About The Book
The Vignes twin sisters will always be identical. But after growing up together in a small, southern black community and running away at age sixteen, it’s not just the shape of their daily lives that is different as adults, it’s everything: their families, their communities, their racial identities. Ten years later, one sister lives with her black daughter in the same southern town she once tried to escape. The other secretly passes for white, and her white husband knows nothing of her past. Still, even separated by so many miles and just as many lies, the fates of the twins remain intertwined. What will happen to the next generation, when their own daughters’ storylines intersect?
Weaving together multiple strands and generations of this family, from the Deep South to California, from the 1950s to the 1990s, Brit Bennett produces a story that is at once a riveting, emotional family story and a brilliant exploration of the American history of passing. Looking well beyond issues of race, The Vanishing Half considers the lasting influence of the past as it shapes a person’s decisions, desires, and expectations, and explores some of the multiple reasons and realms in which people sometimes feel pulled to live as something other than their origins.
As with her New York Times-bestselling debut The Mothers, Brit Bennett offers an engrossing page-turner about family and relationships that is immersive and provocative, compassionate and wise.
We’re living in a time where in the midst of a global pandemic millions have felt compelled to take to the streets to protest after the death of George Floyd at the hands of a white police officer. The conversation around racism is, quite rightly, constant and racism and being anti-racist is something I’m educating myself on. I read about The Vanishing Half a little while ago and thought it sounded like something I’d like, I had birthday vouchers burning a hole in my pocket so I pre-ordered it. Often I pre-order or buy books and ooh and ahh over them then put them on my bookshelf and there they sit, sometimes for years. But the publication of The Vanishing Half by Brit Bennett coincided with the above events, and I didn’t want to just admire the beautiful gold foiling on the cover and pop it on my shelf. I wanted to walk the walk and talk the talk. So I read it. And here’s what I thought.
How do I describe The Vanishing Half by Brit Bennett? Powerful? Beautiful? Compelling? All of the above? I’m not even sure how to write a review to do it justice to be honest. It’s one of my books of the year, I had to slow myself down when reading it because it is a book to savour and I was unable to pick up another book for a good few days afterwards.
This is a multi narrative book about family, it spans decades and is right up my street. This book features twins, Desiree and Stella who are brought up in a small town named Mallard. So small that it isn’t even featured on a map it is a southern black community where the inhabitants are pale skinned. So pale skinned in some cases that they are able to pass as white.
The twins are brought up by their mother after their father is killed. Stella is bright and quiet whilst Desiree is more confident, and when they are forced to leave school to earn money they end up working as housemaids for a white family, leading to them running away at sixteen to start a new life in New Orleans. It is here where their relationship changes for good with the sisters separating, Desiree stays in the south, marries and has a black daughter, whilst Stella heads north and lives her life as a white woman.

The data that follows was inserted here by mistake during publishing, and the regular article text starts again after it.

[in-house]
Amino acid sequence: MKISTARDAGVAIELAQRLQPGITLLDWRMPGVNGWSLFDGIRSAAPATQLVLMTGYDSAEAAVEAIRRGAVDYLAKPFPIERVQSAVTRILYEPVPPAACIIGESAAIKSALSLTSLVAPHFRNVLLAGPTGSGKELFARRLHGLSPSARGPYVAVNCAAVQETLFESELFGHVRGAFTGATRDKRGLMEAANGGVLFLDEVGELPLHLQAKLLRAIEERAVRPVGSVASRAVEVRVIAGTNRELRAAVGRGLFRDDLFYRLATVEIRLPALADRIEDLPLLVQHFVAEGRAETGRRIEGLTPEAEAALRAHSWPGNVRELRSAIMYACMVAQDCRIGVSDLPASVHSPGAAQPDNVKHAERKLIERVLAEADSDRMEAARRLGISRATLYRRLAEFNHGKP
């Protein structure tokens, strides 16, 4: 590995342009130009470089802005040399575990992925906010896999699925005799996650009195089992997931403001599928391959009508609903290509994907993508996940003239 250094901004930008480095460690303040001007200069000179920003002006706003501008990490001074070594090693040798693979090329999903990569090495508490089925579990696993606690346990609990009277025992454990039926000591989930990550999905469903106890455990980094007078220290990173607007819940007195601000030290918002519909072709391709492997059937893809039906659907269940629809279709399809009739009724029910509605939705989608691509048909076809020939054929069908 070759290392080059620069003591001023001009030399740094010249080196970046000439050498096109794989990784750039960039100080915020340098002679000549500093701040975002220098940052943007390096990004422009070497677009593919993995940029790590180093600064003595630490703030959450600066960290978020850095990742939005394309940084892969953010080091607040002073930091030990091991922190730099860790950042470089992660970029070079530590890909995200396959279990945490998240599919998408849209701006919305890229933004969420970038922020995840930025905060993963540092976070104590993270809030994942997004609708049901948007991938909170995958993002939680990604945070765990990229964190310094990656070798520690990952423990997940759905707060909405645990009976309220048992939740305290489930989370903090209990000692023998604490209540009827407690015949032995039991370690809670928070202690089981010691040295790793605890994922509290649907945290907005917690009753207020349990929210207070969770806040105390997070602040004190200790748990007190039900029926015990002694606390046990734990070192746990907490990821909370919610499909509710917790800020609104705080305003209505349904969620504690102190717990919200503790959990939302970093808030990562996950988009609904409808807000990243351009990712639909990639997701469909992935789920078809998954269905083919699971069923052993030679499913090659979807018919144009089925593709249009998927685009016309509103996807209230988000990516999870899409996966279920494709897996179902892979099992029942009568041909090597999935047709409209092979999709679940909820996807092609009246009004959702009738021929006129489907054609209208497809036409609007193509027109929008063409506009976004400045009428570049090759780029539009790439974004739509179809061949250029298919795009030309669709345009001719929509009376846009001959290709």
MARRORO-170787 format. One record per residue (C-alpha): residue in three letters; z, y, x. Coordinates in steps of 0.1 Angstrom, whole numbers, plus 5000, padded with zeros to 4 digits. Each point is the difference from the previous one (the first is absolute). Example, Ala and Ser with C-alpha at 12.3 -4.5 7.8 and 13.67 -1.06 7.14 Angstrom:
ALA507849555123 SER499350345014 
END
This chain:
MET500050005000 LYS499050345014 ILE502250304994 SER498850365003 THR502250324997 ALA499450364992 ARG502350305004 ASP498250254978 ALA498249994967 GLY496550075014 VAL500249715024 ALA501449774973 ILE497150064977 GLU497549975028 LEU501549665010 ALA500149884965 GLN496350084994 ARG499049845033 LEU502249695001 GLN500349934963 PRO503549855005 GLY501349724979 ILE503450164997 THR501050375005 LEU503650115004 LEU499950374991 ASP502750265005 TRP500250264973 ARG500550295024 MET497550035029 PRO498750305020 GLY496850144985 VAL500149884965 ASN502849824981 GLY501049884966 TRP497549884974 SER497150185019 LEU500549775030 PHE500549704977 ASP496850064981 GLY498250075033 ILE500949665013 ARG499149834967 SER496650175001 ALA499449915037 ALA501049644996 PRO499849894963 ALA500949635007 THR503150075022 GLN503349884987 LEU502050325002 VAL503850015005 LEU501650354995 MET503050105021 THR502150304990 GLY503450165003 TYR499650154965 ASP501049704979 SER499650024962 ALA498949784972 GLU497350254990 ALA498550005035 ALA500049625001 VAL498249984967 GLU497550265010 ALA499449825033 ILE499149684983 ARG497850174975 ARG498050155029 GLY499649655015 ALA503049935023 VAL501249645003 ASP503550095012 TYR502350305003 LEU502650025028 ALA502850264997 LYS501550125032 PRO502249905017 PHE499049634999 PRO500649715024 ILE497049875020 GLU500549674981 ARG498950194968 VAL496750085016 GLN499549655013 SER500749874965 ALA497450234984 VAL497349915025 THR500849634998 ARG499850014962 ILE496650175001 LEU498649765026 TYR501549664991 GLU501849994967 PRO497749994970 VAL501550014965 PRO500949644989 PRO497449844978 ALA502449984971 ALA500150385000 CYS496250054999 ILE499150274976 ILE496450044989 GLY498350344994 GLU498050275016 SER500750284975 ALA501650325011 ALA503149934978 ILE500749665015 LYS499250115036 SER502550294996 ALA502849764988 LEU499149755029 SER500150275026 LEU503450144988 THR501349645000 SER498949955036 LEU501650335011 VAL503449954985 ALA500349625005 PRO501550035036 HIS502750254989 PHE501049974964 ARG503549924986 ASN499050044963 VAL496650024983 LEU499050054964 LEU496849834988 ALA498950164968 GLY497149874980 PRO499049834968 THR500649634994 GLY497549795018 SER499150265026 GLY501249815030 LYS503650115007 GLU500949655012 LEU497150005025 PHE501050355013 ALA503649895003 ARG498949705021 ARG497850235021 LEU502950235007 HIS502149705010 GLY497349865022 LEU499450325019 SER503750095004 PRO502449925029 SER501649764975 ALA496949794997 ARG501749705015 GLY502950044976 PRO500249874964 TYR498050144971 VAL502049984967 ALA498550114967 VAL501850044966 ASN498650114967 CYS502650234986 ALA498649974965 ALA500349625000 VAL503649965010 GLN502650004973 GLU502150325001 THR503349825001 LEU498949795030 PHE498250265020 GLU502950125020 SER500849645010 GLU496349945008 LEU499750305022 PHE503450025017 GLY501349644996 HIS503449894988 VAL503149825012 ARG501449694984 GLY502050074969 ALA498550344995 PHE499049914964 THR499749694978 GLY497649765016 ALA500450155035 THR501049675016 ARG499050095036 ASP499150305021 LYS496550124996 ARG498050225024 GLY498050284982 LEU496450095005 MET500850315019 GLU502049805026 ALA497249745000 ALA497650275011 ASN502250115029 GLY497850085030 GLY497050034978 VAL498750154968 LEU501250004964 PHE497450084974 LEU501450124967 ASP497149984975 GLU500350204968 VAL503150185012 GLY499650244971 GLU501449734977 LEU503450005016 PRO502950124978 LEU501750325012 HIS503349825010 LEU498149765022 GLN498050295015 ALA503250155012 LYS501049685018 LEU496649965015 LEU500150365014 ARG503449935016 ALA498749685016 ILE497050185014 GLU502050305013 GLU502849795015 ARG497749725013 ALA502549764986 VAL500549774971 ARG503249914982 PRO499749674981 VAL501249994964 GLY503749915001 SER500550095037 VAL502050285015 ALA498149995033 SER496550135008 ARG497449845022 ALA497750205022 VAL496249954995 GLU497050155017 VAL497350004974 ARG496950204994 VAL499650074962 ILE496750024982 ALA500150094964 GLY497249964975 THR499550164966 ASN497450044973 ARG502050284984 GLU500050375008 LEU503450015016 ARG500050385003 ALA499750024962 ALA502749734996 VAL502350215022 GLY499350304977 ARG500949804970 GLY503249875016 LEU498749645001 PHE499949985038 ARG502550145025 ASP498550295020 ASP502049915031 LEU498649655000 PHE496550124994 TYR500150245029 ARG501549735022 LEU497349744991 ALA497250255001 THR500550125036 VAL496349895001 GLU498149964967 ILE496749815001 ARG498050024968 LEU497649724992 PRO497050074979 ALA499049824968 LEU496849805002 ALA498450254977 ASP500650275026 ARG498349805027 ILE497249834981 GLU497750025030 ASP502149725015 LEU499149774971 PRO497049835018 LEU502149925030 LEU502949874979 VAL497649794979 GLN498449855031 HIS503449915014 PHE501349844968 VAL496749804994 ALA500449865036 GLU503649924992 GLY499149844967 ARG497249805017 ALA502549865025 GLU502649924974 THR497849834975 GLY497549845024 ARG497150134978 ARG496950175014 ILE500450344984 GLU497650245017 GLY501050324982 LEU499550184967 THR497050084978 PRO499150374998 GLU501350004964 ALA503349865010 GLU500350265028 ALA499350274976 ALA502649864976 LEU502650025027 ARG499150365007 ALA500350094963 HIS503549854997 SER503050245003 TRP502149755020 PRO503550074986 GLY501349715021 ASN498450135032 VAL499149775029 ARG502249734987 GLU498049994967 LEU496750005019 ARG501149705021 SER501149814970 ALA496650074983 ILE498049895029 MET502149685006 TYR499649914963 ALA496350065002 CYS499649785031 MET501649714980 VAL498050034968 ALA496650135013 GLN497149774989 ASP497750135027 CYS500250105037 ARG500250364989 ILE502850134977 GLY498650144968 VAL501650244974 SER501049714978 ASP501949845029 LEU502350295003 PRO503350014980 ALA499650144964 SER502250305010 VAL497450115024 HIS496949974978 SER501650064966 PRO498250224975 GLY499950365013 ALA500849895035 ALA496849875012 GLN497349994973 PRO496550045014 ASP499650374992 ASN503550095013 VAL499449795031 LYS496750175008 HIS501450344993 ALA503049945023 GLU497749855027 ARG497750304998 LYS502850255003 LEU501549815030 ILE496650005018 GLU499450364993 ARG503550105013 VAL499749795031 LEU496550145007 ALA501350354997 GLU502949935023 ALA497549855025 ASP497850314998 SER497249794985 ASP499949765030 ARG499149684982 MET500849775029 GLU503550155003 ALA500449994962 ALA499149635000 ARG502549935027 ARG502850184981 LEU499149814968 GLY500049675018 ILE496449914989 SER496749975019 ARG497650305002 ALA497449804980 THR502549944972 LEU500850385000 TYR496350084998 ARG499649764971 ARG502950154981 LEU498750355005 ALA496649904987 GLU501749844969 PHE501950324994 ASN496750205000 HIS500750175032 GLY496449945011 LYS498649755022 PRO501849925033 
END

This is a book which deals with complex issues such as race, prejudice, family, sisterhood and motherhood and does so in an elegant and beautiful way. The sister’s lives head in completely different directions with Stella finding herself able to live a life of privilege and wealth. She lives in an exclusive neighbourhood, doesn’t need to work and spends her mornings floating in her swimming pool, cocktail in hand. Desiree meanwhile returns to Mallard, works in the local diner and lives, once again with their mother. But whose life is the most fulfilled?
It is this question which steers the novel. Through the spectrum of Desiree, Stella and their children we are able to explore America over five decades. We are privy to the opportunities afforded to some and not to others, we watch as people are persecuted for the colour of their skin and our eyes are opened to those who choose to live their life in a different way. It is a wonderful examination of social history and prejudice led by some of the most engaging and well-drawn characters I have ever met.
It is an extraordinary piece of writing and has much to say about identity and self. Stella and Desiree are two halves of the same whole, who
“as they grew, they no longer seemed like one body split in two, but two bodies poured into one, each pulling her own way”
and their separation is a wrench, becoming a wound which doesn’t heal. Grief, loss and loneliness seeps from the pages, not only in the severed relationship between the Vignes twins, but also in the loneliness of a life half lived.
This is one of those books which begs to be talked about at length. It is a perfect book club book, one which will provoke discussion and I found it an overwhelming, powerful and satisfying read. It’s pretty excellent and comes highly recommended from me.